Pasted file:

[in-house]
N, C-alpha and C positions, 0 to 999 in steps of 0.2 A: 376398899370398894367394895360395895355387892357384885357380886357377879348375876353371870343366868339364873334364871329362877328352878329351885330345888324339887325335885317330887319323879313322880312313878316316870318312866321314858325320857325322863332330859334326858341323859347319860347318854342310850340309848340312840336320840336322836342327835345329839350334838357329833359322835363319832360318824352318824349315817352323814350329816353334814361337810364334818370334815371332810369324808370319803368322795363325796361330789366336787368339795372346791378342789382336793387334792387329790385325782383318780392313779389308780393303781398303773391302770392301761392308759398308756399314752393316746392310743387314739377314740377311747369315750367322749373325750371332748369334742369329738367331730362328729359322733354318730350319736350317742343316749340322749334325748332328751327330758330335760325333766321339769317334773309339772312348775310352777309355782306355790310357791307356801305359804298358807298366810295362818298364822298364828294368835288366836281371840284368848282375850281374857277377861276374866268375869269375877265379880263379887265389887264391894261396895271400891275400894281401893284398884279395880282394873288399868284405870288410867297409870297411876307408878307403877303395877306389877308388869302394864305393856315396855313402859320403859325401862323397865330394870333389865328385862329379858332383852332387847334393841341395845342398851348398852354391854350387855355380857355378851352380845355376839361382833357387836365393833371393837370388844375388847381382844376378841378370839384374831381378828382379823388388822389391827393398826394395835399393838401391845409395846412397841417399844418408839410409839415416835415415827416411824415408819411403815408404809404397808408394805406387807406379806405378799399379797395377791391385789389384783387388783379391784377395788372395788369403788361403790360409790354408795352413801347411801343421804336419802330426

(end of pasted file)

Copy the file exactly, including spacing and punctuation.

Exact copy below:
[in-house]
N, C-alpha and C positions, 0 to 999 in steps of 0.2 A: 376398899370398894367394895360395895355387892357384885357380886357377879348375876353371870343366868339364873334364871329362877328352878329351885330345888324339887325335885317330887319323879313322880312313878316316870318312866321314858325320857325322863332330859334326858341323859347319860347318854342310850340309848340312840336320840336322836342327835345329839350334838357329833359322835363319832360318824352318824349315817352323814350329816353334814361337810364334818370334815371332810369324808370319803368322795363325796361330789366336787368339795372346791378342789382336793387334792387329790385325782383318780392313779389308780393303781398303773391302770392301761392308759398308756399314752393316746392310743387314739377314740377311747369315750367322749373325750371332748369334742369329738367331730362328729359322733354318730350319736350317742343316749340322749334325748332328751327330758330335760325333766321339769317334773309339772312348775310352777309355782306355790310357791307356801305359804298358807298366810295362818298364822298364828294368835288366836281371840284368848282375850281374857277377861276374866268375869269375877265379880263379887265389887264391894261396895271400891275400894281401893284398884279395880282394873288399868284405870288410867297409870297411876307408878307403877303395877306389877308388869302394864305393856315396855313402859320403859325401862323397865330394870333389865328385862329379858332383852332387847334393841341395845342398851348398852354391854350387855355380857355378851352380845355376839361382833357387836365393833371393837370388844375388847381382844376378841378370839384374831381378828382379823388388822389391827393398826394395835399393838401391845409395846412397841417399844418408839410409839415416835415415827416411824415408819411403815408404809404397808408394805406387807406379806405378799399379797395377791391385789389384783387388783379391784377395788372395788369403788361403790360409790354408795352413801347411801343421804336419802330426